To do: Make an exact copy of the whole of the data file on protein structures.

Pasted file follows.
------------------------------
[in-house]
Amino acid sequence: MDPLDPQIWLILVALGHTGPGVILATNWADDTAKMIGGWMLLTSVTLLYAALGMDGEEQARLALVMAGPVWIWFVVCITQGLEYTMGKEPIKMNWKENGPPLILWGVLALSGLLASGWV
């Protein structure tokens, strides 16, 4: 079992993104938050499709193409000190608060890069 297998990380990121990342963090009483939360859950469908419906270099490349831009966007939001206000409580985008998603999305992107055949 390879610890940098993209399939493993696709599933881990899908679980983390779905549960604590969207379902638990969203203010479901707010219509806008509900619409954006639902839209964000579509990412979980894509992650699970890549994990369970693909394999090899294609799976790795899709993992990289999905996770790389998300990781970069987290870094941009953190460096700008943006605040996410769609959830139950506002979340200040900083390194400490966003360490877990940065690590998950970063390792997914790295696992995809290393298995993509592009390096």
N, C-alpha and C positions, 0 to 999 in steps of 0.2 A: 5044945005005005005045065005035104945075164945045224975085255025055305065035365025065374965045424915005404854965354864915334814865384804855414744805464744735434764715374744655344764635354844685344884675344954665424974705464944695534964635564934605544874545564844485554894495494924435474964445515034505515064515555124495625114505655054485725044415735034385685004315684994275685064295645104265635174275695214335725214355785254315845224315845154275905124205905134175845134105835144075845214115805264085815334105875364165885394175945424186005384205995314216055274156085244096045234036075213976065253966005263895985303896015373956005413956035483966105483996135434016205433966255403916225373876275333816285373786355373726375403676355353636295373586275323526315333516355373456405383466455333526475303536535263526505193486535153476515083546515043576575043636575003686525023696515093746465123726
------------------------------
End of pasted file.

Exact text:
[in-house]
Amino acid sequence: MDPLDPQIWLILVALGHTGPGVILATNWADDTAKMIGGWMLLTSVTLLYAALGMDGEEQARLALVMAGPVWIWFVVCITQGLEYTMGKEPIKMNWKENGPPLILWGVLALSGLLASGWV
């Protein structure tokens, strides 16, 4: 079992993104938050499709193409000190608060890069 297998990380990121990342963090009483939360859950469908419906270099490349831009966007939001206000409580985008998603999305992107055949 390879610890940098993209399939493993696709599933881990899908679980983390779905549960604590969207379902638990969203203010479901707010219509806008509900619409954006639902839209964000579509990412979980894509992650699970890549994990369970693909394999090899294609799976790795899709993992990289999905996770790389998300990781970069987290870094941009953190460096700008943006605040996410769609959830139950506002979340200040900083390194400490966003360490877990940065690590998950970063390792997914790295696992995809290393298995993509592009390096």
N, C-alpha and C positions, 0 to 999 in steps of 0.2 A: 5044945005005005005045065005035104945075164945045224975085255025055305065035365025065374965045424915005404854965354864915334814865384804855414744805464744735434764715374744655344764635354844685344884675344954665424974705464944695534964635564934605544874545564844485554894495494924435474964445515034505515064515555124495625114505655054485725044415735034385685004315684994275685064295645104265635174275695214335725214355785254315845224315845154275905124205905134175845134105835144075845214115805264085815334105875364165885394175945424186005384205995314216055274156085244096045234036075213976065253966005263895985303896015373956005413956035483966105483996135434016205433966255403916225373876275333816285373786355373726375403676355353636295373586275323526315333516355373456405383466455333526475303536535263526505193486535153476515083546515043576575043636575003686525023696515093746465123726